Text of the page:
Deutsche Bank's new clawback provision raises brows
Clawbacks are at the top of the agenda all over again thanks in part to the JPMorgan London Whale "hedging" fiasco.
The bank has decided to clawback bonuses from the executives that had direct oversight of the disastrous trading. In the unfolding Libor scandals, we may see some clawbacks as well. Ditto on the AML scandals. Every bank board at this point has to be aware that the public will clamor for such a move in the wake of any scandal, which brings up the very interesting move by Deutsche Bank, whose board has tightened its compensation rules recently, "enabling it to take back unvested shares that newly hired senior staff received in exchange for stock earned at another bank," reports the Financial Times.
That would appear to be a first.
"At Deutsche Bank, Anshu Jain, its new co-chief executive, recently said he wanted to position the lender 'at the forefront" of a cultural change that includes reforms to investment bankers' pay.' " He was quoted saying that, "We firmly believe that the industry as a whole will have to change its compensation model."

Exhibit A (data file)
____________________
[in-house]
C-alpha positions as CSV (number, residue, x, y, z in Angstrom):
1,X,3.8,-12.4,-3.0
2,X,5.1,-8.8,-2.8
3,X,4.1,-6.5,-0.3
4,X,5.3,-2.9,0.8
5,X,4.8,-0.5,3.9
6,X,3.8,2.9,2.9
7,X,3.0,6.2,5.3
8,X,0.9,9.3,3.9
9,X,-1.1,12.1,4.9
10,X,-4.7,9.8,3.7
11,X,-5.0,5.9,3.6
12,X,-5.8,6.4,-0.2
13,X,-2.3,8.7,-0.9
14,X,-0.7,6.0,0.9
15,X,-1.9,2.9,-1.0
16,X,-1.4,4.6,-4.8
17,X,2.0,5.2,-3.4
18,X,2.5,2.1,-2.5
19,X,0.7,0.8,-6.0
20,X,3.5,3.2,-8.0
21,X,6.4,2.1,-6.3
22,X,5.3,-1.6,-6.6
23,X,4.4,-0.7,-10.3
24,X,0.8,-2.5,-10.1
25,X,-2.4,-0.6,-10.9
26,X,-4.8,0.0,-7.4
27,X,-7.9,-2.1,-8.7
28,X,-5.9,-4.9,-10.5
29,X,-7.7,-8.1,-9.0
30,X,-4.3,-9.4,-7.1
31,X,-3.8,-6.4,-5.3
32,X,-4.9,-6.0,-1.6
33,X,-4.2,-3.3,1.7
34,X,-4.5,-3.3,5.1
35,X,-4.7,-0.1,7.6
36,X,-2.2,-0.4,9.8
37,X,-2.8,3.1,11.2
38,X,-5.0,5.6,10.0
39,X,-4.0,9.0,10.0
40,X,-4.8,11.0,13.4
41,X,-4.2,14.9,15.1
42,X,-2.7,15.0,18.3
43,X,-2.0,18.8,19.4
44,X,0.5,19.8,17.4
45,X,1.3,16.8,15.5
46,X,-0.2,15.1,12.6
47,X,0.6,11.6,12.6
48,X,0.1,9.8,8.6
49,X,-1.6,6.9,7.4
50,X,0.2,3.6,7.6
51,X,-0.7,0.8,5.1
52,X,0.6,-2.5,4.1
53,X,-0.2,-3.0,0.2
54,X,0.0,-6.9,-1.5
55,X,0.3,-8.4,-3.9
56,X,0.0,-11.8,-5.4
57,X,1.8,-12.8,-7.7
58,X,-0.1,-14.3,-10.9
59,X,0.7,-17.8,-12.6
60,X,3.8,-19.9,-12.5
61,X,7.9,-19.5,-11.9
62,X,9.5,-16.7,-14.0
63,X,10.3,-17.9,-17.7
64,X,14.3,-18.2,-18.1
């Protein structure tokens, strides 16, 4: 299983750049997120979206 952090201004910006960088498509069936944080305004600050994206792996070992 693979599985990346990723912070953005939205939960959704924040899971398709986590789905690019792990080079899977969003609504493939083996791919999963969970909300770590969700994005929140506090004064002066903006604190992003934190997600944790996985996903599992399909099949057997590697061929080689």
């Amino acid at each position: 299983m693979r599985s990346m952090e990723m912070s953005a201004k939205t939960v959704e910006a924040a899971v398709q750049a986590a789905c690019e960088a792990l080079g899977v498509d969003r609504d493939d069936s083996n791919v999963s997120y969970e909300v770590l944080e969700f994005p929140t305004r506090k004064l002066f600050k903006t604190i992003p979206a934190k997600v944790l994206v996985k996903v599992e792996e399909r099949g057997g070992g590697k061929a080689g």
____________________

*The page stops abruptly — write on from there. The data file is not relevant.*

One big issue here is the extent to which other banks, notably banks in the U.S., will follow suit. It's fair to say that such a move would be exceedingly unpopular, and I can't see any big banks passing a similar measure. But it is interesting, and you never know.
- here's the article